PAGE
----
Ocean Alexander’s new 45 Divergence: A fast, creative high-end day yacht
by Peter Janssen 23 Feb 18:01 UTC
Ocean Alexander’s New 45 Divergence: A fast, creative high-end day yacht © Ocean Alexander
I knew the Ocean Alexander 45 Divergence was a different kind of boat, but I didn’t realize how different it was until I stepped on board at the Miami Yacht Show. Many builders are now making large day boats, high-end sport boats and larger and larger center consoles, all with more and more powerful outboards.
The Divergence turns that market on its head. Ocean Alexander is a luxury yacht and megayacht builder with a lineup from 70 to 155 feet. It created the new Divergence line for people wanting a high-end, yacht-quality day boat.
“Yes, you can look at the helm and the walkaround space and say this is a big center console,” said Sally Doleski, Ocean Alexander’s VP of marketing. “But look again, and you see that it’s really a day yacht.”
Indeed, it is all of that. As Scott Akerman, my Cruising Odyssey colleague, and I walked through the boat, we kept remarking about the high level of quality everywhere. Ocean Alexander designed the Divergence for large yacht owners who wanted a smaller, second boat, something they could just climb on and go. “The owners of large yachts will all feel at home here,” Doleski said. And if you don’t have a large yacht, you’ll appreciate the feeling of being on one, even if it’s 45-feet long and powered by four Mercury 350-hp Mercury Verado outboards.
We stepped aboard via a balcony that drops down from the hull, adding more than four feet to the cockpit on each side. Each balcony, when it’s up, also has a regular boarding gate; Ocean Alexander has a patent pending for all this. You also can board via the large teak swim platform around the outboards, with boarding gates on each side leading into the cockpit.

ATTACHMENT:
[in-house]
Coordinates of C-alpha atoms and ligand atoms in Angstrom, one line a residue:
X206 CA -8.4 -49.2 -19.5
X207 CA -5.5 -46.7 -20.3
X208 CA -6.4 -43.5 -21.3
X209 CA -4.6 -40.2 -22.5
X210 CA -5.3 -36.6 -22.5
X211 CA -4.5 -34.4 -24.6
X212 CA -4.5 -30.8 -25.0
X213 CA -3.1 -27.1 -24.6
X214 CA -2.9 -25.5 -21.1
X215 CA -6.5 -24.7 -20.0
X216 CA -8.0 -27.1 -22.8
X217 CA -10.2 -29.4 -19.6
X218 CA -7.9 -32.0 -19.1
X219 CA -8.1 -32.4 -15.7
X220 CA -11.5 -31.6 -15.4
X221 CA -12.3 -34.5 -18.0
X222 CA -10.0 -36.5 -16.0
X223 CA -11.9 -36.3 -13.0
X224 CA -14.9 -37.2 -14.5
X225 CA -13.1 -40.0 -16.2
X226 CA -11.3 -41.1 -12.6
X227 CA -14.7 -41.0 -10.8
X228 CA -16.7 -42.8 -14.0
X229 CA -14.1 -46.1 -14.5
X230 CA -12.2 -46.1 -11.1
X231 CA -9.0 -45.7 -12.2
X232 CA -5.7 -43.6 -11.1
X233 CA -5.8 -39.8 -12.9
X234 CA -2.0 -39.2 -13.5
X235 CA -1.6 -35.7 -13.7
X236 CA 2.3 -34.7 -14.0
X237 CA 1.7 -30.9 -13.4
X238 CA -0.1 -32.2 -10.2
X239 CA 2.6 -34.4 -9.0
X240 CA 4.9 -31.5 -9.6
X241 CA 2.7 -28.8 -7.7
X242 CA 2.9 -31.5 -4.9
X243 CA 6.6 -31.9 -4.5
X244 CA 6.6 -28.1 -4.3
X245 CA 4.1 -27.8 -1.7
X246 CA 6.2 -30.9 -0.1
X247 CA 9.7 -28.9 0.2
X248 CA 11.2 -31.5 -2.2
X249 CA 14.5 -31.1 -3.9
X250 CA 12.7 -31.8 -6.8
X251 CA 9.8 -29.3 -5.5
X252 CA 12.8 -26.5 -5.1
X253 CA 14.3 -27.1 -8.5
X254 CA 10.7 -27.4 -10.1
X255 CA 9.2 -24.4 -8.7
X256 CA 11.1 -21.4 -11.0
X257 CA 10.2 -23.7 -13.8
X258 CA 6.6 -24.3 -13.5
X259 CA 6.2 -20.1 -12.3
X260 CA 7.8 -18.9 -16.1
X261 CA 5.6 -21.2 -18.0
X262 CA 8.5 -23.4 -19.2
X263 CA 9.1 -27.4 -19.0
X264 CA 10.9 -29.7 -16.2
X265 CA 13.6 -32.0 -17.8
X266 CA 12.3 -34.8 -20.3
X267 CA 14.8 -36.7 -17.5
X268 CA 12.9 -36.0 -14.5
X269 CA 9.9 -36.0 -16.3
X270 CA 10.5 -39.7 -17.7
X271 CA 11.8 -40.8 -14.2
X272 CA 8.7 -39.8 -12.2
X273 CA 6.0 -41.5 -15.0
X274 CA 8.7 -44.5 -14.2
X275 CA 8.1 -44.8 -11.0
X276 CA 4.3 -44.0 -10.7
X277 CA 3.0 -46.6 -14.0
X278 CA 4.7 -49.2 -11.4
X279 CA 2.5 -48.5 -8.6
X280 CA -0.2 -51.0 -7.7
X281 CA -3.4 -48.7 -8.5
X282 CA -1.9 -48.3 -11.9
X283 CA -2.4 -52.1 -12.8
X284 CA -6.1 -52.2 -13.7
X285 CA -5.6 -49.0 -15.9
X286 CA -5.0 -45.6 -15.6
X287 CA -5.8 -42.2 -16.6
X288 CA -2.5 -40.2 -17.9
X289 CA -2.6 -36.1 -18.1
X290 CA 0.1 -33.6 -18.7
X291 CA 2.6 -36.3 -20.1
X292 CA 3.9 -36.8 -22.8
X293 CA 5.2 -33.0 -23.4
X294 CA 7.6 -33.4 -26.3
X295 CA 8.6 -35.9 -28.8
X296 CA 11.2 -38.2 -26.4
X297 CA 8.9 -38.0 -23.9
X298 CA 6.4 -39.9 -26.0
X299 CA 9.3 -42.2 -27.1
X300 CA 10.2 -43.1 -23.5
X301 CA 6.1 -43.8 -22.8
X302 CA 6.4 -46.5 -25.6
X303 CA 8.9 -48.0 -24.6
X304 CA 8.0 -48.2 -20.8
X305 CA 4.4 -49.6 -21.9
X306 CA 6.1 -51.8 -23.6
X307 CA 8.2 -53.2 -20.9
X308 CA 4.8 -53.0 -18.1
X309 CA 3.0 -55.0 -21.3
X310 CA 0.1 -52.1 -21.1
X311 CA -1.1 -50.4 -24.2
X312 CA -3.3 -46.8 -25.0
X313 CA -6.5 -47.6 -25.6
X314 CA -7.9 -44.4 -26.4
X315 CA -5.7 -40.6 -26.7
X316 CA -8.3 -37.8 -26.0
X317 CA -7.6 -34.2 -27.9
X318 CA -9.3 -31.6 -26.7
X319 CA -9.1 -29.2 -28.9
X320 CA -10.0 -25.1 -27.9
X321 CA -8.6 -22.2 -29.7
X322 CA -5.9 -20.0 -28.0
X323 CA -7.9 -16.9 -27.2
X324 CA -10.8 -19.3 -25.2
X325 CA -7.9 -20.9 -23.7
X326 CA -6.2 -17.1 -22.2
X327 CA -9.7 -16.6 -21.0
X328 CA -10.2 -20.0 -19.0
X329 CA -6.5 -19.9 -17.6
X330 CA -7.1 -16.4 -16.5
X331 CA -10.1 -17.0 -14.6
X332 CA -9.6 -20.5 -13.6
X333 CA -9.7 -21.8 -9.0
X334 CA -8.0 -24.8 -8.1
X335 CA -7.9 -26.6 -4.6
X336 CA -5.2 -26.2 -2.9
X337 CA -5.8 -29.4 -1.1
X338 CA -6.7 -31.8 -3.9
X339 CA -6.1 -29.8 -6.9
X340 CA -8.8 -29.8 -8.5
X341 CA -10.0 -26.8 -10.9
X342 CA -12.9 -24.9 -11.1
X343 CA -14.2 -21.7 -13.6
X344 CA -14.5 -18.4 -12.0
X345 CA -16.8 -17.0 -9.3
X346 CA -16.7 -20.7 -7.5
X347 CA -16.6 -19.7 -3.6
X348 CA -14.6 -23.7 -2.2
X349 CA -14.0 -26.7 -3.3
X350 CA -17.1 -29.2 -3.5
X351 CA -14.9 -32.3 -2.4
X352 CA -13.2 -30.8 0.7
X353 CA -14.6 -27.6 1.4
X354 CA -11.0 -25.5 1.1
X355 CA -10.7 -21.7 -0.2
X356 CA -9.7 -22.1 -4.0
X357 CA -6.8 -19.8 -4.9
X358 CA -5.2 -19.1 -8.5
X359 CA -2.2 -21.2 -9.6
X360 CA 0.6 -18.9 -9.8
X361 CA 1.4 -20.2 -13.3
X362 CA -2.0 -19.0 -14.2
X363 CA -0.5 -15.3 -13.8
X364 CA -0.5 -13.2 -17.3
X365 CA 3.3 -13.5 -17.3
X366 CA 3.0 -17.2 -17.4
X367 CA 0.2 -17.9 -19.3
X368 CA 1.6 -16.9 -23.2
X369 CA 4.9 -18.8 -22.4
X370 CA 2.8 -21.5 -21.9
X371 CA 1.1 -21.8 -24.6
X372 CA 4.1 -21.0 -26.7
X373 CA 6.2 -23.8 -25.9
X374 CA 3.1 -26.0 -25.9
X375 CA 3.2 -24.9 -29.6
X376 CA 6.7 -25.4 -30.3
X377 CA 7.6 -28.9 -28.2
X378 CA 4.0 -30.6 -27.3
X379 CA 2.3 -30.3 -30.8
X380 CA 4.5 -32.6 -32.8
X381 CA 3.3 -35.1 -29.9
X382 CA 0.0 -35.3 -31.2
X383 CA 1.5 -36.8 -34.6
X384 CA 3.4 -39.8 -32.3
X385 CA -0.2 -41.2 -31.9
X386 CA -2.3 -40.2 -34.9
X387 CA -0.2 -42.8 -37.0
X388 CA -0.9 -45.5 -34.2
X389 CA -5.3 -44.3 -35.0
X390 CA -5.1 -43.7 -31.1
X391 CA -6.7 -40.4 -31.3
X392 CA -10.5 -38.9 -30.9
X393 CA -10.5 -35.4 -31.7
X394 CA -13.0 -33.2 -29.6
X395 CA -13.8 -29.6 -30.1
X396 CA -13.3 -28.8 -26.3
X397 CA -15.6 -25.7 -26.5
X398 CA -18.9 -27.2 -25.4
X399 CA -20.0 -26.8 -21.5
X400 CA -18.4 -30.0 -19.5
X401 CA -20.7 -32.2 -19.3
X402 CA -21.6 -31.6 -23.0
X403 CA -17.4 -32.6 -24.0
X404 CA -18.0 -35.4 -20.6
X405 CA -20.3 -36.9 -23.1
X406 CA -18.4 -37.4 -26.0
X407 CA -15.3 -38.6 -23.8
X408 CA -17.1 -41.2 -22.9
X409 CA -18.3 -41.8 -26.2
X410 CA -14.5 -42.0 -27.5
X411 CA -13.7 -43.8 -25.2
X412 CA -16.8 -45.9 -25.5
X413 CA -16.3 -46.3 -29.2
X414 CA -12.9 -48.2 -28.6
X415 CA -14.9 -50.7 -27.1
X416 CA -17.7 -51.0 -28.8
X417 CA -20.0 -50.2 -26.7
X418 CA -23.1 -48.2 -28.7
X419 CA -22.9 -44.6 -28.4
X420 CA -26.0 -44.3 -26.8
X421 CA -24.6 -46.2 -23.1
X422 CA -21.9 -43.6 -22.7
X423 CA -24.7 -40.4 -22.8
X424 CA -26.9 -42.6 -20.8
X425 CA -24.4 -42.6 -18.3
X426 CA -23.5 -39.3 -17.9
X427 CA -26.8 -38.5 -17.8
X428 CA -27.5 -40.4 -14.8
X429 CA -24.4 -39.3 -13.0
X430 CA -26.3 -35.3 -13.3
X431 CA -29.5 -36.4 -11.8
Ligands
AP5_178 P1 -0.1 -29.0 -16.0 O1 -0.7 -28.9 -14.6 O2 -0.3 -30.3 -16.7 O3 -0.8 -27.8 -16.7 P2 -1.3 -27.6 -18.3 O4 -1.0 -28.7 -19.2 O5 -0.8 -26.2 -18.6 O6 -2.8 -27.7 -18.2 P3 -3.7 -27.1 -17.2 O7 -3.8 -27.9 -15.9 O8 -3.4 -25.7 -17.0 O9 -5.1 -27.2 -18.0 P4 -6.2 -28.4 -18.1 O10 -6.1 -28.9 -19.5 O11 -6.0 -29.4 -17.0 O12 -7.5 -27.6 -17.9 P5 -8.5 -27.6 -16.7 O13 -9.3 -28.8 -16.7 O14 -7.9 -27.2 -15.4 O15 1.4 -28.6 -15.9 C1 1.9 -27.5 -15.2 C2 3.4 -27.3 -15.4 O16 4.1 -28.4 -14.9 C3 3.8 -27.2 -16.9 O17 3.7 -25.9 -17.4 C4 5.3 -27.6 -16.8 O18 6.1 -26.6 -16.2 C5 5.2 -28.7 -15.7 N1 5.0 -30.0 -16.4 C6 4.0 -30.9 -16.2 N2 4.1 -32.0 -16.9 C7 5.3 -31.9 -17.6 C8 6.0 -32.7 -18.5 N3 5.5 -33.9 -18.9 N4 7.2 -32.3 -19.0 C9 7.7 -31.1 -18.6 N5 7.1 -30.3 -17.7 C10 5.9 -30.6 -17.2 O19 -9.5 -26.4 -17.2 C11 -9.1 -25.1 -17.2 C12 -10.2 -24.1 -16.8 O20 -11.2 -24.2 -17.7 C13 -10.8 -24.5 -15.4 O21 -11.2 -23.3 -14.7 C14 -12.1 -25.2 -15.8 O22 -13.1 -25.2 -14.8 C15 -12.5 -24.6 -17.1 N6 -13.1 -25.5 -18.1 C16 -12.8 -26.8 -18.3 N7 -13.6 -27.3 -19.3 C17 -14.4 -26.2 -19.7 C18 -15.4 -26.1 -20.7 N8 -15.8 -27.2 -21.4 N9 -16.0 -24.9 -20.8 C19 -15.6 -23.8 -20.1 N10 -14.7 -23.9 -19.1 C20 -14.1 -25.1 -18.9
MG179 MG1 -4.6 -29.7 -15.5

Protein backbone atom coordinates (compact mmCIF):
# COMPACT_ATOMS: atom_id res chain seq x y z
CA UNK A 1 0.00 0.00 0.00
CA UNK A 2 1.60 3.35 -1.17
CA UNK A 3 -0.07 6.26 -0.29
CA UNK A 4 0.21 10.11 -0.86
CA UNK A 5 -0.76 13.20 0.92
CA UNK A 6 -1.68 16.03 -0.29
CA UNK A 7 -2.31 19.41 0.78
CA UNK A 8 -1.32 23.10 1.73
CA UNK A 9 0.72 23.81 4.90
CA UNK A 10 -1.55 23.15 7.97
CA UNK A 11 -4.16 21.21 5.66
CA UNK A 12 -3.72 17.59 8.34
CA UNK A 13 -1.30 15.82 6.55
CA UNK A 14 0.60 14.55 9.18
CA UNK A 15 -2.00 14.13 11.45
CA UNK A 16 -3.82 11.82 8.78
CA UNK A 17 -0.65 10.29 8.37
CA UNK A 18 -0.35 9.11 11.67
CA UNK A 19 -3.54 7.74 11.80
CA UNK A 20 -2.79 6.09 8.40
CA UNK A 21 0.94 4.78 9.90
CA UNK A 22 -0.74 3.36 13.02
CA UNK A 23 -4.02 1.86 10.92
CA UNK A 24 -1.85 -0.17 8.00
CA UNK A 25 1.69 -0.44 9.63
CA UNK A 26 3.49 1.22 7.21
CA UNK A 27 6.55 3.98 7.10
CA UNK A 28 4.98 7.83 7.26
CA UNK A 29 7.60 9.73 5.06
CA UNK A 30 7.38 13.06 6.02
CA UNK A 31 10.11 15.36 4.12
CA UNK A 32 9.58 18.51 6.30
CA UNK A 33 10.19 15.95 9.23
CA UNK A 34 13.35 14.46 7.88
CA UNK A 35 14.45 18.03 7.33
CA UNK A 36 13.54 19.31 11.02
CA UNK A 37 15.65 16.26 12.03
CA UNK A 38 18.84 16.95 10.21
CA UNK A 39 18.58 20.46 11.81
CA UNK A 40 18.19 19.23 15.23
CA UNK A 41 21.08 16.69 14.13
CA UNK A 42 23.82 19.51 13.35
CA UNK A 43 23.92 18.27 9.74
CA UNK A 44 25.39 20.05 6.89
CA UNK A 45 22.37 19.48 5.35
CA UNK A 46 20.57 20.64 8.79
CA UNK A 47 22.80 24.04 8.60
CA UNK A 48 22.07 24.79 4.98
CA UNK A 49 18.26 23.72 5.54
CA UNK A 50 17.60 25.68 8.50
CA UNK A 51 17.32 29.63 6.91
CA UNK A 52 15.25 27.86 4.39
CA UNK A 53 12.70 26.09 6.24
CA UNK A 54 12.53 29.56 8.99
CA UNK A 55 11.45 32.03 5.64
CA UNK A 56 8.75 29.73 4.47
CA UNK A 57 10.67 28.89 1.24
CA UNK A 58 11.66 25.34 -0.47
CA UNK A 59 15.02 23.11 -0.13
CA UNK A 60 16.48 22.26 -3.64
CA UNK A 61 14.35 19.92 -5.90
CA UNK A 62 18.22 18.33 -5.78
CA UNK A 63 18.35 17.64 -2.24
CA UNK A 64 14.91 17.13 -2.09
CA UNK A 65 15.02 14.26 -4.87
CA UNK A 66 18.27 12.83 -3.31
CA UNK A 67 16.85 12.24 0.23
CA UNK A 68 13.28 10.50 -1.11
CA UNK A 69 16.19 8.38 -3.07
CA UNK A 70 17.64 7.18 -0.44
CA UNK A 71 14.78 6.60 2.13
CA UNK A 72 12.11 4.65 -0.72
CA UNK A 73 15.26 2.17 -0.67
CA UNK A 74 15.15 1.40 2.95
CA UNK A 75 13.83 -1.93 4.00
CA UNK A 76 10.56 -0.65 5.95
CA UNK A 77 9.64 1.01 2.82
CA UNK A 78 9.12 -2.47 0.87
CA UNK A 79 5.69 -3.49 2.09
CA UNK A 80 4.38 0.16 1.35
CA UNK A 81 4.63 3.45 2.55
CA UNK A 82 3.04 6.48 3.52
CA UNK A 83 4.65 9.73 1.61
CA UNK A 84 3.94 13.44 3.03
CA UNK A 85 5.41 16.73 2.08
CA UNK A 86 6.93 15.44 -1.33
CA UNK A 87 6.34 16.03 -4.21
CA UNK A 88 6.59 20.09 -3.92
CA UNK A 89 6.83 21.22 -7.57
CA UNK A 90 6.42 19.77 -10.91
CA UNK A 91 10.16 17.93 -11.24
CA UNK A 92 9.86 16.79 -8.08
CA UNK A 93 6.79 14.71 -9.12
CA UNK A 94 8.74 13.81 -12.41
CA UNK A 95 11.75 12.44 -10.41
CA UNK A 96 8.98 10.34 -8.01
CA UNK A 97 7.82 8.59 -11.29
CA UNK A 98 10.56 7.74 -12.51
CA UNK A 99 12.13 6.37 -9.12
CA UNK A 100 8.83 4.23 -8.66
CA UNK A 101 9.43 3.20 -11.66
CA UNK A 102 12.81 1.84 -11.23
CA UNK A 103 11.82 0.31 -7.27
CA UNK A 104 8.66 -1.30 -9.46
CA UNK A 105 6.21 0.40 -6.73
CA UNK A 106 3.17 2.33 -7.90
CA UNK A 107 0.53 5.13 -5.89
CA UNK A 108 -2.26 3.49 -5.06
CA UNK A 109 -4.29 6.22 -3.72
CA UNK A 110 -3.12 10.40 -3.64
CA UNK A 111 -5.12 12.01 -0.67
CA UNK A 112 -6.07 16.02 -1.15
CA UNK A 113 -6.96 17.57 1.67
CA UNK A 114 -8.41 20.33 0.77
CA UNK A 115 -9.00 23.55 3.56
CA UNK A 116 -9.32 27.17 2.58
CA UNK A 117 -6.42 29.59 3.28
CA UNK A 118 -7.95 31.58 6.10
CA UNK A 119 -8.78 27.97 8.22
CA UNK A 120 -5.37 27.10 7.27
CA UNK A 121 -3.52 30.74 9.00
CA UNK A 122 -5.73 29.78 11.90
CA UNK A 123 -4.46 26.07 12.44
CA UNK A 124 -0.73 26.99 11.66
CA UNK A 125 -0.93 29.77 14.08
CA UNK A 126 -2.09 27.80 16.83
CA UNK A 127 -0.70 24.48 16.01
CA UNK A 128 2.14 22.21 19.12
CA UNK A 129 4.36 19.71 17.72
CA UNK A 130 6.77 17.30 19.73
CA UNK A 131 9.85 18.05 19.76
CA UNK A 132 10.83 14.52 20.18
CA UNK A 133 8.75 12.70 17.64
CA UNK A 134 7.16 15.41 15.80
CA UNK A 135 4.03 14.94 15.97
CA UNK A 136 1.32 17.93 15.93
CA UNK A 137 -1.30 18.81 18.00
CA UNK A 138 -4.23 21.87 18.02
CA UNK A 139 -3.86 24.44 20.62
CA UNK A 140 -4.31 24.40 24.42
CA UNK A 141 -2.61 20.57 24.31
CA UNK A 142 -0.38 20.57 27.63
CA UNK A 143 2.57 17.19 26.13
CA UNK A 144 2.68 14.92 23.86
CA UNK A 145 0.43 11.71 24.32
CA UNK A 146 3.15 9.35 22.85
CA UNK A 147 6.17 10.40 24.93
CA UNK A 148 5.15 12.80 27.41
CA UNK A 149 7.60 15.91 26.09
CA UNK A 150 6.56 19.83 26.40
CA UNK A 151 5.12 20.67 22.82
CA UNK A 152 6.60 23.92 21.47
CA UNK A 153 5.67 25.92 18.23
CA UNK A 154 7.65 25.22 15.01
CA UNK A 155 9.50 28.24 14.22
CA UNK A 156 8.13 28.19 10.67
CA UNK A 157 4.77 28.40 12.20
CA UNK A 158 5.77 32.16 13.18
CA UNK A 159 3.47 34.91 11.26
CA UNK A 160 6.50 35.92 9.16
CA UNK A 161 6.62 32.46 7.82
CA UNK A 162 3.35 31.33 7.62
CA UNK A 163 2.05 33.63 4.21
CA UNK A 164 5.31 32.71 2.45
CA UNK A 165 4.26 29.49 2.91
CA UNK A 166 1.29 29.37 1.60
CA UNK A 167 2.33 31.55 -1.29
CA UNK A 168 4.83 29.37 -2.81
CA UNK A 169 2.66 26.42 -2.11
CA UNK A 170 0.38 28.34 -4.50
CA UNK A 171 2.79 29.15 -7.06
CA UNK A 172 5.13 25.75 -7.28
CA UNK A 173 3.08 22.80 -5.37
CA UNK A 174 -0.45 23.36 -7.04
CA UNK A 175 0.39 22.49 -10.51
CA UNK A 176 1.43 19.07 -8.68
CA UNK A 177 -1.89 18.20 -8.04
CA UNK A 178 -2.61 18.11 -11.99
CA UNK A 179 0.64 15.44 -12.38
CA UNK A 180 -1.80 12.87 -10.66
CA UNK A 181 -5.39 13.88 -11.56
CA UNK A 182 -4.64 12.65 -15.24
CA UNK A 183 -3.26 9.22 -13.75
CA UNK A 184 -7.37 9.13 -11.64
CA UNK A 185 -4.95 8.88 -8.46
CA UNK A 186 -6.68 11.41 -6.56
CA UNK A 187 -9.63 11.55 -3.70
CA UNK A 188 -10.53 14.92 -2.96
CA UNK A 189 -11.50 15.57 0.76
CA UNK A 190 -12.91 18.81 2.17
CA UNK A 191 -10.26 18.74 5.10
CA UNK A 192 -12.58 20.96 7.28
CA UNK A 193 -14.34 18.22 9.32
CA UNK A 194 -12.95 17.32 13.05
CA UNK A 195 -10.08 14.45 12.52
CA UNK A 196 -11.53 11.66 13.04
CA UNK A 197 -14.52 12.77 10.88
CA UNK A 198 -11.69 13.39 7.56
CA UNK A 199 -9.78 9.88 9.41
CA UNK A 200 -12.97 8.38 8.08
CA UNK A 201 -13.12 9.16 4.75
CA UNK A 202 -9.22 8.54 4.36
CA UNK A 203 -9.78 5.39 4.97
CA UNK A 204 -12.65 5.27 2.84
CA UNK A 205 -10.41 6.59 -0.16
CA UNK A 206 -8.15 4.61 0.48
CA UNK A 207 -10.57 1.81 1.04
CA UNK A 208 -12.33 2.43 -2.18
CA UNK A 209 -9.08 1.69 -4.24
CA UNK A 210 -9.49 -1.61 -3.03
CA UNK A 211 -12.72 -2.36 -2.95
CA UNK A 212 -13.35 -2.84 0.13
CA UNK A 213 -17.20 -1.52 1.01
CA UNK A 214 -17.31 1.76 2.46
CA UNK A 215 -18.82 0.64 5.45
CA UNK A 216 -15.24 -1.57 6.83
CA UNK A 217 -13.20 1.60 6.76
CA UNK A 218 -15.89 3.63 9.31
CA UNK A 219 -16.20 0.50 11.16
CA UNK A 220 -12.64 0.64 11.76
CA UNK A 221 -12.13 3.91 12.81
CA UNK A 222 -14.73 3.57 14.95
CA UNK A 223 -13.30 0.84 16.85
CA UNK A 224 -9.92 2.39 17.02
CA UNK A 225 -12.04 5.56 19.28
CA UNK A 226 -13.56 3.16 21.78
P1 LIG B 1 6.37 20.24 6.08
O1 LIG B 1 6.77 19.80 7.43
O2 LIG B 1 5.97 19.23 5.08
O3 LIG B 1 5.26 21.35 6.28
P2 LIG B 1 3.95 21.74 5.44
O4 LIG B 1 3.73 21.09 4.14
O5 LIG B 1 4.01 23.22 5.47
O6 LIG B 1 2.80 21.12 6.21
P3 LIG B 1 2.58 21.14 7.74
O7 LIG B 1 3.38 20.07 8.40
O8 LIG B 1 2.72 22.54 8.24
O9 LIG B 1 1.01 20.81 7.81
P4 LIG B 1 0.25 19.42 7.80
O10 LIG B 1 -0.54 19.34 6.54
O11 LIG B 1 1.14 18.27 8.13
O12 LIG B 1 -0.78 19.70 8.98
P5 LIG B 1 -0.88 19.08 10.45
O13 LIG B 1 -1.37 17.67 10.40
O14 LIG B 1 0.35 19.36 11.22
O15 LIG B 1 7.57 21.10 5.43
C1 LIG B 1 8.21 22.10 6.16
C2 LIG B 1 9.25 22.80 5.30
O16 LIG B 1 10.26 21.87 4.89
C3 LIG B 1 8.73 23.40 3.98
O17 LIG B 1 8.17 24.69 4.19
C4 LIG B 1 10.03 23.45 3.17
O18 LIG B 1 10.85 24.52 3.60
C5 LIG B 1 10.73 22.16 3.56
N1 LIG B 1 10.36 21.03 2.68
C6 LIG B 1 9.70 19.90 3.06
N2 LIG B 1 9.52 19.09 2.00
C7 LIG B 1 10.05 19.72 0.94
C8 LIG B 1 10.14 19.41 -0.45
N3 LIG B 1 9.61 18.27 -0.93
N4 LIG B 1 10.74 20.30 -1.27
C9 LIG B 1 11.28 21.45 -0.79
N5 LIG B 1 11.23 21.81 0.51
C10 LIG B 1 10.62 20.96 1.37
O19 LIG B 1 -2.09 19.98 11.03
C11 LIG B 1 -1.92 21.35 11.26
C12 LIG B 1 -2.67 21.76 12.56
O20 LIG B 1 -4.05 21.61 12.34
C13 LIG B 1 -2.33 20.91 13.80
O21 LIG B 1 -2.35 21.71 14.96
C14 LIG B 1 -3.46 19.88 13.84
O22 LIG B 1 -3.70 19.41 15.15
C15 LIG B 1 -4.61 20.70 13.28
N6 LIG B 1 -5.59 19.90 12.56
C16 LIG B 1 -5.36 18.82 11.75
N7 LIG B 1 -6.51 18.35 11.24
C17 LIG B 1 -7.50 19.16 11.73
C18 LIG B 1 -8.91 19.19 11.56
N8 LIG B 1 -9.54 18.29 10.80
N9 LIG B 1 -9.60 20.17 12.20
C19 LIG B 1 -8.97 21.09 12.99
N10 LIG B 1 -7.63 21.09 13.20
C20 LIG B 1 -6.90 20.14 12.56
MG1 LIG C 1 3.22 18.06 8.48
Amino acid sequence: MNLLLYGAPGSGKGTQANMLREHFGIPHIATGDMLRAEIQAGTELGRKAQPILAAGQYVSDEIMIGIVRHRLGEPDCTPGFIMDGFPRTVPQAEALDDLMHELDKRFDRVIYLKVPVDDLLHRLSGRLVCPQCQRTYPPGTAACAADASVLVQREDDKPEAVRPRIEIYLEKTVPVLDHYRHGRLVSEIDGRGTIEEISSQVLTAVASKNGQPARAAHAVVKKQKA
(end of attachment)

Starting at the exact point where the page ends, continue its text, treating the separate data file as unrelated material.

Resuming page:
The cockpit has two plush settees, which each seat three people, facing each other, separated by a high-low table. Add two occasional chairs and there’s dining for eight. Moving forward, the aft part of the helm console is an outdoor galley, with a two-burner Kenyon cooktop, an undercounter fridge and a sink. The standard lift-up lid here is fiberglass, but carbon-fiber is optional.
The helm itself has a row of three Llebroc bolster seats, facing an Edson ComfortGrip wheel. Visibility is excellent all around, as is the fit and finish throughout. Moving below, there’s U-shaped seating forward in the cabin with a high-low table; this area can be converted into a queen berth at night. The head and shower are on the starboard side; a small galley with a microwave, fridge and sink are to port. The sense of space here is unusual, aided by a full 6′ 8″ of headroom.
Up top, the teak walkways on both sides are wide and lead to more seating on the foredeck; an awning can be erected here for protection from the sun, while a SureShade awning can be extended aft from the T-top over the helm and console.
The Divergence’s hull is laid up with infused fiberglass and reinforced with carbon fiber on a structural grid. It comes with a choice of eight Alexseal colors. A Seakeeper 6 gyrostabilizer is optional, so is FLIR night vision. The company says the boat will top out in the mid 40-knot range. Base price is $920,000.
Disp.: 28,900 lbs.
Fuel: 607 gals.
Water: 100 gals.
Power: 4×350-Mercury Verado outboards.
This article has been provided by the courtesy of Cruising Odyssey.